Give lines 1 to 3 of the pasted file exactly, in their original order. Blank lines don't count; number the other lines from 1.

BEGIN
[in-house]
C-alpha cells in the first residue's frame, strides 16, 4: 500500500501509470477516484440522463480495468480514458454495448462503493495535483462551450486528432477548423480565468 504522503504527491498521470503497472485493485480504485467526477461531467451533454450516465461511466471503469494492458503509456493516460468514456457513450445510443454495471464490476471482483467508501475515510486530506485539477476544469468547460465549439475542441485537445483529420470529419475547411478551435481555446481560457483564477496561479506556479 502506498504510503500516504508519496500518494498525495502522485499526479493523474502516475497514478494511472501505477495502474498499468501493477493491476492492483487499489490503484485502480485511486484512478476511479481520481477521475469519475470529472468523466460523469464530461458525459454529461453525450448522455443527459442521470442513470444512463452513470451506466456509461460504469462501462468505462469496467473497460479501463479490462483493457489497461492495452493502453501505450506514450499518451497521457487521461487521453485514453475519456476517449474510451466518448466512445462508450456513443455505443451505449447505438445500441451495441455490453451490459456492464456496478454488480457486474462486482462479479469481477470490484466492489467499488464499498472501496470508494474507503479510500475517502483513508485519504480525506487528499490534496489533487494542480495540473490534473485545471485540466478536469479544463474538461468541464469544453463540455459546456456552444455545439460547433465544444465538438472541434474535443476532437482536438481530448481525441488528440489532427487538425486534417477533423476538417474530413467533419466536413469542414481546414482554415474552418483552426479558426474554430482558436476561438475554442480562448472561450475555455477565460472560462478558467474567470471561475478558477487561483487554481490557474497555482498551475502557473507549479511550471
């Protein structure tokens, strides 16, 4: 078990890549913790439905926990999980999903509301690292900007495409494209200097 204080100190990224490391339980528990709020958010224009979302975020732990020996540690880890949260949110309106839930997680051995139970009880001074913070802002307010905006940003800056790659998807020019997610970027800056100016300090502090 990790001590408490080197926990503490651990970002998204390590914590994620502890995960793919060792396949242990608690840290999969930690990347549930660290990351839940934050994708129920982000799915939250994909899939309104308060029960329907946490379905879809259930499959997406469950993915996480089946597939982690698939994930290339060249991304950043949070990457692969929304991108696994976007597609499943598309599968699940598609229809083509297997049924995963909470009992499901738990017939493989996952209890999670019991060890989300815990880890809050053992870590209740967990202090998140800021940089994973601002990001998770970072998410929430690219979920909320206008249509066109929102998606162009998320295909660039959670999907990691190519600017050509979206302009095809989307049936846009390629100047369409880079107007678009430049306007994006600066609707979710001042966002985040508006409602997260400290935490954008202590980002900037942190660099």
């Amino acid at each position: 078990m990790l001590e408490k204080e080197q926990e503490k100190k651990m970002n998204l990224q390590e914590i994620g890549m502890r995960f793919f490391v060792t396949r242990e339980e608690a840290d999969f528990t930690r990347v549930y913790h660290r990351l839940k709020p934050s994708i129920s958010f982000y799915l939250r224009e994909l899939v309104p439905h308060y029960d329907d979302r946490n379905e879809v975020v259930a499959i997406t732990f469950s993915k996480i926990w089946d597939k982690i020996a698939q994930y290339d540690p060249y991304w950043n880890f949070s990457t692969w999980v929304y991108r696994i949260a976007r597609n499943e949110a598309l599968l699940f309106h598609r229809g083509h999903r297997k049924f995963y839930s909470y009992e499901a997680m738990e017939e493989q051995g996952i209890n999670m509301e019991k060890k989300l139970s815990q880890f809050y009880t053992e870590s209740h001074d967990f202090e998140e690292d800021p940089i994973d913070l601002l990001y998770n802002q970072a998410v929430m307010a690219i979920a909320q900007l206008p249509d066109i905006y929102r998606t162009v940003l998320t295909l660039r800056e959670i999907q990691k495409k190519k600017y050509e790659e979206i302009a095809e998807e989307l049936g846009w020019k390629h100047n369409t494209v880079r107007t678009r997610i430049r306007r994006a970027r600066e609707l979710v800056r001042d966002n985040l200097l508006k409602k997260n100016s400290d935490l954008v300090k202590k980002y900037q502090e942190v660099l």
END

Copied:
[in-house]
C-alpha cells in the first residue's frame, strides 16, 4: 500500500501509470477516484440522463480495468480514458454495448462503493495535483462551450486528432477548423480565468 504522503504527491498521470503497472485493485480504485467526477461531467451533454450516465461511466471503469494492458503509456493516460468514456457513450445510443454495471464490476471482483467508501475515510486530506485539477476544469468547460465549439475542441485537445483529420470529419475547411478551435481555446481560457483564477496561479506556479 502506498504510503500516504508519496500518494498525495502522485499526479493523474502516475497514478494511472501505477495502474498499468501493477493491476492492483487499489490503484485502480485511486484512478476511479481520481477521475469519475470529472468523466460523469464530461458525459454529461453525450448522455443527459442521470442513470444512463452513470451506466456509461460504469462501462468505462469496467473497460479501463479490462483493457489497461492495452493502453501505450506514450499518451497521457487521461487521453485514453475519456476517449474510451466518448466512445462508450456513443455505443451505449447505438445500441451495441455490453451490459456492464456496478454488480457486474462486482462479479469481477470490484466492489467499488464499498472501496470508494474507503479510500475517502483513508485519504480525506487528499490534496489533487494542480495540473490534473485545471485540466478536469479544463474538461468541464469544453463540455459546456456552444455545439460547433465544444465538438472541434474535443476532437482536438481530448481525441488528440489532427487538425486534417477533423476538417474530413467533419466536413469542414481546414482554415474552418483552426479558426474554430482558436476561438475554442480562448472561450475555455477565460472560462478558467474567470471561475478558477487561483487554481490557474497555482498551475502557473507549479511550471
């Protein structure tokens, strides 16, 4: 078990890549913790439905926990999980999903509301690292900007495409494209200097 204080100190990224490391339980528990709020958010224009979302975020732990020996540690880890949260949110309106839930997680051995139970009880001074913070802002307010905006940003800056790659998807020019997610970027800056100016300090502090 990790001590408490080197926990503490651990970002998204390590914590994620502890995960793919060792396949242990608690840290999969930690990347549930660290990351839940934050994708129920982000799915939250994909899939309104308060029960329907946490379905879809259930499959997406469950993915996480089946597939982690698939994930290339060249991304950043949070990457692969929304991108696994976007597609499943598309599968699940598609229809083509297997049924995963909470009992499901738990017939493989996952209890999670019991060890989300815990880890809050053992870590209740967990202090998140800021940089994973601002990001998770970072998410929430690219979920909320206008249509066109929102998606162009998320295909660039959670999907990691190519600017050509979206302009095809989307049936846009390629100047369409880079107007678009430049306007994006600066609707979710001042966002985040508006409602997260400290935490954008202590980002900037942190660099």